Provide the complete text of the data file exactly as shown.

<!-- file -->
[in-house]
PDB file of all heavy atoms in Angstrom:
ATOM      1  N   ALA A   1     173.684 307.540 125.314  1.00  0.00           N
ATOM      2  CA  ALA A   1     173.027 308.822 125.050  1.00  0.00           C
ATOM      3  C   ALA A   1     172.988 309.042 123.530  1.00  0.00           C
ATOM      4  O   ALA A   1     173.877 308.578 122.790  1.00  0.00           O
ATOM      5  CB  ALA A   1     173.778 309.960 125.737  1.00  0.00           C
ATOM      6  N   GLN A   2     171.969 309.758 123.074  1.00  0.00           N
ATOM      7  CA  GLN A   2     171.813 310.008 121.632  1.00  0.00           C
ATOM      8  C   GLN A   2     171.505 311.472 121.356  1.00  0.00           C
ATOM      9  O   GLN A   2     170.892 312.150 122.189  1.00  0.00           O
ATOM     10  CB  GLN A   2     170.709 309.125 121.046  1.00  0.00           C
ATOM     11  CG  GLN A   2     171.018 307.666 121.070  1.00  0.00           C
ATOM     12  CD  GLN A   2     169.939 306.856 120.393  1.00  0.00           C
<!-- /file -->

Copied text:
[in-house]
PDB file of all heavy atoms in Angstrom:
ATOM      1  N   ALA A   1     173.684 307.540 125.314  1.00  0.00           N
ATOM      2  CA  ALA A   1     173.027 308.822 125.050  1.00  0.00           C
ATOM      3  C   ALA A   1     172.988 309.042 123.530  1.00  0.00           C
ATOM      4  O   ALA A   1     173.877 308.578 122.790  1.00  0.00           O
ATOM      5  CB  ALA A   1     173.778 309.960 125.737  1.00  0.00           C
ATOM      6  N   GLN A   2     171.969 309.758 123.074  1.00  0.00           N
ATOM      7  CA  GLN A   2     171.813 310.008 121.632  1.00  0.00           C
ATOM      8  C   GLN A   2     171.505 311.472 121.356  1.00  0.00           C
ATOM      9  O   GLN A   2     170.892 312.150 122.189  1.00  0.00           O
ATOM     10  CB  GLN A   2     170.709 309.125 121.046  1.00  0.00           C
ATOM     11  CG  GLN A   2     171.018 307.666 121.070  1.00  0.00           C
ATOM     12  CD  GLN A   2     169.939 306.856 120.393  1.00  0.00           C